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JoJo Talks Bridge-Burning Former Label, Taking the High Road on the Path to Album No. 3

In an as-told-to for Vulture, JoJo talks about when it dawned on her that the Blackground deal was "not right" and why, despite her history with labels, she signed so quickly with Atlantic.

JoJo’s story is well known by now. Signed to Blackground Records as a pre-teen, a debut album and pair of major pop hits by 14, followed by a sophomore release two years later. So far so good, right? But after that second album, the singer’s career was effectively handcuffed by legal battles with the label, which at that point was flopping from one distributor to the next and feuding with the producer who had signed her.

A third album never happened and JoJo was eventually released from Blackground — more than ten years after signing. While in a hazy label purgatory, she satiated fans by releasing one-off singles and mixtapes, including 2010’s Can’t Take that Away from Me and 2012’s Agape. In early 2014, JoJo signed with Atlantic and recently dropped a “tringle” of three singles.


In an as-told-to for Vulture, the 24-year-old singer talks about when it dawned on her that the Blackground deal was “not right” and why, despite her history with labels, she signed so quickly with Atlantic.

On record producer Vincent Herbert, who brought her to Blackground but went MIA after the second album. “I really felt like he was my brother — I don’t have any siblings — so that was devastating to me. After he left, then a lot of trash-talking started. The president of Blackground started talking a lot of shit about him, as I’ve come to find out a lot later. Money, greed, ego, and scare tactics were at play that even to this day, at 24, is a little confusing. It was particularly confusing at 16.”

On why her 2012 collaboration with Drake producer 40 (Noah Shebib) was scrapped by the label. “I never got a concrete explanation for what happened. There wasn’t a lot of communication, just a lot of lawyer talk at this point. Because when Blackground acquired distribution [through Interscope], it had already taken a very long time. So I was already feeling a certain way about that. And then, when they lost it, it just looked like there was such instability, and they’d already been to every major distributor since the beginning of their career. They essentially burned a lot of bridges, and I didn’t want to keep being a casualty of that.”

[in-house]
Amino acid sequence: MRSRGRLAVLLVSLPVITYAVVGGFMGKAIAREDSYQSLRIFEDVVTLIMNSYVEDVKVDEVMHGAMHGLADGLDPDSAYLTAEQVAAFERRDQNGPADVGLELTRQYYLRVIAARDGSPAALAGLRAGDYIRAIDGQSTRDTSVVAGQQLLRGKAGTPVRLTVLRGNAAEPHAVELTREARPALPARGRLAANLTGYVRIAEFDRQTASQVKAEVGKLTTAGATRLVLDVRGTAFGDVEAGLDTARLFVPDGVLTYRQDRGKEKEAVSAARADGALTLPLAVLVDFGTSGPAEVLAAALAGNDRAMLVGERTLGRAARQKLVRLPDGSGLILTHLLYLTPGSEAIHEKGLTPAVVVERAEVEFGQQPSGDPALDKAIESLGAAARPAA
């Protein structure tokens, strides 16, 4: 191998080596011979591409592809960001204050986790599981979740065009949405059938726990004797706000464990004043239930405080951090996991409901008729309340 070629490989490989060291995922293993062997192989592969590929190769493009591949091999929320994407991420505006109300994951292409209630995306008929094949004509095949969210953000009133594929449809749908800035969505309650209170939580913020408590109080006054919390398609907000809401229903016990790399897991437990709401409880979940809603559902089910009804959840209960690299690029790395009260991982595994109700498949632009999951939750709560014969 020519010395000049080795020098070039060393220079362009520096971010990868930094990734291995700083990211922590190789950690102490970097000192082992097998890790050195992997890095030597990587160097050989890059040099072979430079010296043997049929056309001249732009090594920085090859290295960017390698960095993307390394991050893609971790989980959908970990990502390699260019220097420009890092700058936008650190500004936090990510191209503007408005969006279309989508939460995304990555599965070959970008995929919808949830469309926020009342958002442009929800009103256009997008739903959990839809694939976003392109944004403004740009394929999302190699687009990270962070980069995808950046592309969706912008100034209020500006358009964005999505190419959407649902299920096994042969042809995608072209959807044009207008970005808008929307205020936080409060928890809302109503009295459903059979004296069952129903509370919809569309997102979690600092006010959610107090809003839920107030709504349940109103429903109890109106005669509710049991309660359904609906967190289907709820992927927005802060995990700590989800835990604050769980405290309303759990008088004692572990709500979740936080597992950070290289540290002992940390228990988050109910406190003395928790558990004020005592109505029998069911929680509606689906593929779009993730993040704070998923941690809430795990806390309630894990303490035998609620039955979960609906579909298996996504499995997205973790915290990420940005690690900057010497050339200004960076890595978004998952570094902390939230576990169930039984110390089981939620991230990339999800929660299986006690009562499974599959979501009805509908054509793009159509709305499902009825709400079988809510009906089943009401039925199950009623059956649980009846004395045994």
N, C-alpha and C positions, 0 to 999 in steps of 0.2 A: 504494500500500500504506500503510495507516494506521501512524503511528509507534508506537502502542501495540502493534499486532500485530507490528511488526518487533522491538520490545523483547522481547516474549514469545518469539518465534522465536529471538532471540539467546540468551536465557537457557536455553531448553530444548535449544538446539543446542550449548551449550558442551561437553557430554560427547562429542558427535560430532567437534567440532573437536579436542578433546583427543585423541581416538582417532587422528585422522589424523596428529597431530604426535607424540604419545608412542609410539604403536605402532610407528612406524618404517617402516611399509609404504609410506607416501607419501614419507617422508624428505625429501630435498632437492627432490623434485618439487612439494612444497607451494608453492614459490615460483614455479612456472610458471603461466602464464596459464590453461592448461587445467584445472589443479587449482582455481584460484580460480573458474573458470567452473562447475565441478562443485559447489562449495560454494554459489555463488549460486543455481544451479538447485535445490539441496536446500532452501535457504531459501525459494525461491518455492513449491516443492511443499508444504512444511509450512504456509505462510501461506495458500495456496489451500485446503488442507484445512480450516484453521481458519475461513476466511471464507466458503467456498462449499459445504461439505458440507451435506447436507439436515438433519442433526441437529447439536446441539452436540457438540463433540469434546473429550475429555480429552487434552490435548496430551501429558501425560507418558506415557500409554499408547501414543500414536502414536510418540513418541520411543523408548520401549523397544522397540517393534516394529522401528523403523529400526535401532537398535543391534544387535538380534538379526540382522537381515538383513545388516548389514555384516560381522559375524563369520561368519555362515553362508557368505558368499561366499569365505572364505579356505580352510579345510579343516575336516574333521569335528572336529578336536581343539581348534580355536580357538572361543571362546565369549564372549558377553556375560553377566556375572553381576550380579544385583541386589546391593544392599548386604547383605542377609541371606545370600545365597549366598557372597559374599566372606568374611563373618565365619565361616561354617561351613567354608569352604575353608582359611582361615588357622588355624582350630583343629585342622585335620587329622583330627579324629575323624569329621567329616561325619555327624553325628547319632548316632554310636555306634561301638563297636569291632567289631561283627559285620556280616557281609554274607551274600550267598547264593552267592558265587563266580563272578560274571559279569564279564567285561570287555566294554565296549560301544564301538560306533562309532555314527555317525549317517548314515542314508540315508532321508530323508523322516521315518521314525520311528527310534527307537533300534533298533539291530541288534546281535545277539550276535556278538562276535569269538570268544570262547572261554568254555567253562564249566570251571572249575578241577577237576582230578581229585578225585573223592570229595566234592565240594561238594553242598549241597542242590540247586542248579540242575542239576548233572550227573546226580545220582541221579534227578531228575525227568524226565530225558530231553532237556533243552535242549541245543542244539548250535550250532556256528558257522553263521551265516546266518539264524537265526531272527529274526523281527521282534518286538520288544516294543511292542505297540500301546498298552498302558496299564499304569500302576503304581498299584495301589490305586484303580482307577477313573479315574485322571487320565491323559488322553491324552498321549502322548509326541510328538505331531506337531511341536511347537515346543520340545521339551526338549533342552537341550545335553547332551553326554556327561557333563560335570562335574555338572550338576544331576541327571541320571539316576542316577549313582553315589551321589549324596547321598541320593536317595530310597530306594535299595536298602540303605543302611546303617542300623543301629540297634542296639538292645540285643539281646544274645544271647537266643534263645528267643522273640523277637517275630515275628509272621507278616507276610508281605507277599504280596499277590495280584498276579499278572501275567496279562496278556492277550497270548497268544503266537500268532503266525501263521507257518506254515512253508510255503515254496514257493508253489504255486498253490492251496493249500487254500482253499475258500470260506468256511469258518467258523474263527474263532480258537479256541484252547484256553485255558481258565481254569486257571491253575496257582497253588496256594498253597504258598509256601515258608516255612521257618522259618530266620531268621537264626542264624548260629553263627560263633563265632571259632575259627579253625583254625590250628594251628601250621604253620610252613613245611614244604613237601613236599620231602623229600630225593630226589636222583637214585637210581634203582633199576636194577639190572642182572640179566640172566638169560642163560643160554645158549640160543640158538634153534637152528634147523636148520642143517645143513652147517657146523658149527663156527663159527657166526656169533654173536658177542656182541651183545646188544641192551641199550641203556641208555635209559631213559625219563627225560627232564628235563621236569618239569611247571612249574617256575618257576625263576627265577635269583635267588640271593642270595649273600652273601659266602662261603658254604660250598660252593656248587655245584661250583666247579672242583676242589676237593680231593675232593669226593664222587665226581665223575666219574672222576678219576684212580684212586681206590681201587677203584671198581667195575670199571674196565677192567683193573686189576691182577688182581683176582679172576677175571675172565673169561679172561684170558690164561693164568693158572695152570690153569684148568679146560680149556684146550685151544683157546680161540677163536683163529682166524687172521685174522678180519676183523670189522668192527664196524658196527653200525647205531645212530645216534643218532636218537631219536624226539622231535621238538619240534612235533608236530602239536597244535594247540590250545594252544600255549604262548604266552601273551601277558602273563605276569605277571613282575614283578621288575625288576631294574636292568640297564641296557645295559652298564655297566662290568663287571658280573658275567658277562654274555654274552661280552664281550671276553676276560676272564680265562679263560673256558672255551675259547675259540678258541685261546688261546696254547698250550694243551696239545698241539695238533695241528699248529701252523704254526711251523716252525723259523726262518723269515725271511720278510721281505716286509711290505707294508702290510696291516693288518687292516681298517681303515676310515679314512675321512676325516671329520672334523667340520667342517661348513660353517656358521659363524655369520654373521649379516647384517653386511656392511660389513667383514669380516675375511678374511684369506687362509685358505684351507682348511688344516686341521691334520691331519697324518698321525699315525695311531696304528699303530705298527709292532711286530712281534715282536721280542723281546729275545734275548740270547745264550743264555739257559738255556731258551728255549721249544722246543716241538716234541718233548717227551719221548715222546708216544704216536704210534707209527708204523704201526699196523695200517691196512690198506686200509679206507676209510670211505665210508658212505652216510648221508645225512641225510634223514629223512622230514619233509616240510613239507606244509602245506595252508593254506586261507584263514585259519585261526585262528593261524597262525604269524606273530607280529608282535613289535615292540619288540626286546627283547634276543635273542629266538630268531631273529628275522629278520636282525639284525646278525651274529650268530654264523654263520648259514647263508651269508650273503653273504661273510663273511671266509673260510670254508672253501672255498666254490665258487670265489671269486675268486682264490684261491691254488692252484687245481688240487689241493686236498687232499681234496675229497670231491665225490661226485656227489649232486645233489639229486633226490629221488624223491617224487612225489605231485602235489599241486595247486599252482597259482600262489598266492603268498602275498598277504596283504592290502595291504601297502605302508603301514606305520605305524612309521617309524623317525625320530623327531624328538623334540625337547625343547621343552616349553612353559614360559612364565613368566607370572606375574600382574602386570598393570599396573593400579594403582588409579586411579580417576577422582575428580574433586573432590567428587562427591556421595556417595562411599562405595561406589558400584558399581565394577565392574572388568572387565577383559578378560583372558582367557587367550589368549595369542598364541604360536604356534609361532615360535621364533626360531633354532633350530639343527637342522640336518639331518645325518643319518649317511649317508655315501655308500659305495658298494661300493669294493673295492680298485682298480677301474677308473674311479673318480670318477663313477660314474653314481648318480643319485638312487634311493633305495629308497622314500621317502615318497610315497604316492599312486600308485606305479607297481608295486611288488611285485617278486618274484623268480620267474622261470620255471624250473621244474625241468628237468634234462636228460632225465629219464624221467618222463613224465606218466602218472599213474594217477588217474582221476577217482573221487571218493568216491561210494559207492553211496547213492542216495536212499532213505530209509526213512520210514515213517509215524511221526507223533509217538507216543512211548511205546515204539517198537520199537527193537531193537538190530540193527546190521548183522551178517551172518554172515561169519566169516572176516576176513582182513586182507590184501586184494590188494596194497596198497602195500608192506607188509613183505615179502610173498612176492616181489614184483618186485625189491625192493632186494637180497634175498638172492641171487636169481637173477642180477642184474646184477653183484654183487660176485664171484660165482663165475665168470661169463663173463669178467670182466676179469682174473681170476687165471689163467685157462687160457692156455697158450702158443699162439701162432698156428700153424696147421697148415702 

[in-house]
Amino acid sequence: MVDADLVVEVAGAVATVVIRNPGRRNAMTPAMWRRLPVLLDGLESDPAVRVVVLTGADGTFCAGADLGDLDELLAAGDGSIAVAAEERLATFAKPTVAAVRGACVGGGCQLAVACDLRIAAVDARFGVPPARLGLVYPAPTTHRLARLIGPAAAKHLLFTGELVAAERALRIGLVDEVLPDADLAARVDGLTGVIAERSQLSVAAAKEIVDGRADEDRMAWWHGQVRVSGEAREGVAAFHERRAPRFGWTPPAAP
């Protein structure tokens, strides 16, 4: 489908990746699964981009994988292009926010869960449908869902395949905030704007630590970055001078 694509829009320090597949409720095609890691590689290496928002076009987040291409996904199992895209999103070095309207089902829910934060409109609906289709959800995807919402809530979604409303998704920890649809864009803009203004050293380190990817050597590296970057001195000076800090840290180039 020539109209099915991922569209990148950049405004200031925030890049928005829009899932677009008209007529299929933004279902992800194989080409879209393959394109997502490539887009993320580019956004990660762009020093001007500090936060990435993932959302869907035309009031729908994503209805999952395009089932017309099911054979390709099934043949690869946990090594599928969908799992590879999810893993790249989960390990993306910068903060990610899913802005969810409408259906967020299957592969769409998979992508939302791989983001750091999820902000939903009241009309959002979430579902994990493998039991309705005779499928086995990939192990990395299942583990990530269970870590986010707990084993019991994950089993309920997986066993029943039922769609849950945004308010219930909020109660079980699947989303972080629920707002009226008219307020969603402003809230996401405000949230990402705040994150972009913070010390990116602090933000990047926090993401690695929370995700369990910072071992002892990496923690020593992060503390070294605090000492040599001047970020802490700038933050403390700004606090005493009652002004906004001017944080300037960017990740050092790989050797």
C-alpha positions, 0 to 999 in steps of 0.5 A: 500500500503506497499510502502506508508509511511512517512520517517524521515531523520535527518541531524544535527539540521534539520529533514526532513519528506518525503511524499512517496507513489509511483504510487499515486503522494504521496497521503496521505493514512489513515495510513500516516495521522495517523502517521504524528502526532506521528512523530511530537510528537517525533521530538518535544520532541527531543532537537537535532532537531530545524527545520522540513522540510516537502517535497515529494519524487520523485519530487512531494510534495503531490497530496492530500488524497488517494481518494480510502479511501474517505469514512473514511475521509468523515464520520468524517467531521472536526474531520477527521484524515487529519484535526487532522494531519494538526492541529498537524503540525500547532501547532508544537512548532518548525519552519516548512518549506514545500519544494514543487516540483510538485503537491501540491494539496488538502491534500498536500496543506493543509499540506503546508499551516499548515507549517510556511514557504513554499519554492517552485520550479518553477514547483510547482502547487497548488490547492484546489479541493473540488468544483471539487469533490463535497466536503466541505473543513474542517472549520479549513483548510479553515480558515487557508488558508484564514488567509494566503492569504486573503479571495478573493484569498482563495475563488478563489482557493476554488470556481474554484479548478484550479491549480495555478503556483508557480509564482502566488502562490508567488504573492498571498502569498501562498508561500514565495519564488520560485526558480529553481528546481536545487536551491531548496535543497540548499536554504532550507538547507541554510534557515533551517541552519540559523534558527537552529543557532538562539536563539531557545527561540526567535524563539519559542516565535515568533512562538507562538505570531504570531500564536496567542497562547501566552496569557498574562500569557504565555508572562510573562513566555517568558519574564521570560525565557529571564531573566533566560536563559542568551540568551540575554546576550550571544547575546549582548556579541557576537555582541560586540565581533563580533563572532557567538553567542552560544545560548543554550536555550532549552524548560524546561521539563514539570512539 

Was she ever tempted to just self-release all the music she’s recorded over the years? “I knew that since I had been fighting against this for so long, I wanted to continue to take the high road. I also think it’s unfair to all the producers and writers I worked with to just put the shit out, because they deserve to be compensated, just like I do.”

On sticking with the major label system. “I love Chance the Rapper’s ability to stay independent, but that said, I’m not a rapper. I’m in pop music, and I still think having the support of a major label is really beneficial. It felt like I was fighting and doing it on my own for a while, yet I had two really successful singles under my belt and I had sold millions of albums. And dammit, I wanted to do that again.”

Read JoJo’s full story here.